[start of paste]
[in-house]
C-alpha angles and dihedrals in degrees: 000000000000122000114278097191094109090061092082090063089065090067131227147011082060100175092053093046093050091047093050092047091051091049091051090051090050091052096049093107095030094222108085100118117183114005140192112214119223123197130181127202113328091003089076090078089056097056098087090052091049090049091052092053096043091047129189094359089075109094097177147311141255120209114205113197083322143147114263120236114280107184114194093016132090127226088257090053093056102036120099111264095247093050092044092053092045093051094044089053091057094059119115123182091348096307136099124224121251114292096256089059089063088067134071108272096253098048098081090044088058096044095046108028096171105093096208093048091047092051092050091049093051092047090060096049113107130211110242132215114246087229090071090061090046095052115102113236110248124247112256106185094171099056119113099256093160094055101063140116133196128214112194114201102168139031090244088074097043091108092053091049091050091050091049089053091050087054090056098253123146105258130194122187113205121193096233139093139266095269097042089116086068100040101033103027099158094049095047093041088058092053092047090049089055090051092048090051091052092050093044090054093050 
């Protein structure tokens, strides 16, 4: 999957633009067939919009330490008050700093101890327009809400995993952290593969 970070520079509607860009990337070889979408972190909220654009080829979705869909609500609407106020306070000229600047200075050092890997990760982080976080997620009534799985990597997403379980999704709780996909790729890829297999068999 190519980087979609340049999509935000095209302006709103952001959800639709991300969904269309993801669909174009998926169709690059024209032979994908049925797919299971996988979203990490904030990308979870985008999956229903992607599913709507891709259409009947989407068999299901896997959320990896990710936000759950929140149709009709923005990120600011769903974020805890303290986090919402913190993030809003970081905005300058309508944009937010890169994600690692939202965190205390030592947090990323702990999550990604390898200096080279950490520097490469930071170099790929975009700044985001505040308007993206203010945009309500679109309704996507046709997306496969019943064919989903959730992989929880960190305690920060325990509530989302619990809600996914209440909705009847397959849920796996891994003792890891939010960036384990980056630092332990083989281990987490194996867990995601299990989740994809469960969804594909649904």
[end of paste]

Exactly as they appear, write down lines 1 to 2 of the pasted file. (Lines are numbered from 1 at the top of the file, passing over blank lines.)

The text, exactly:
[in-house]
C-alpha angles and dihedrals in degrees: 000000000000122000114278097191094109090061092082090063089065090067131227147011082060100175092053093046093050091047093050092047091051091049091051090051090050091052096049093107095030094222108085100118117183114005140192112214119223123197130181127202113328091003089076090078089056097056098087090052091049090049091052092053096043091047129189094359089075109094097177147311141255120209114205113197083322143147114263120236114280107184114194093016132090127226088257090053093056102036120099111264095247093050092044092053092045093051094044089053091057094059119115123182091348096307136099124224121251114292096256089059089063088067134071108272096253098048098081090044088058096044095046108028096171105093096208093048091047092051092050091049093051092047090060096049113107130211110242132215114246087229090071090061090046095052115102113236110248124247112256106185094171099056119113099256093160094055101063140116133196128214112194114201102168139031090244088074097043091108092053091049091050091050091049089053091050087054090056098253123146105258130194122187113205121193096233139093139266095269097042089116086068100040101033103027099158094049095047093041088058092053092047090049089055090051092048090051091052092050093044090054093050 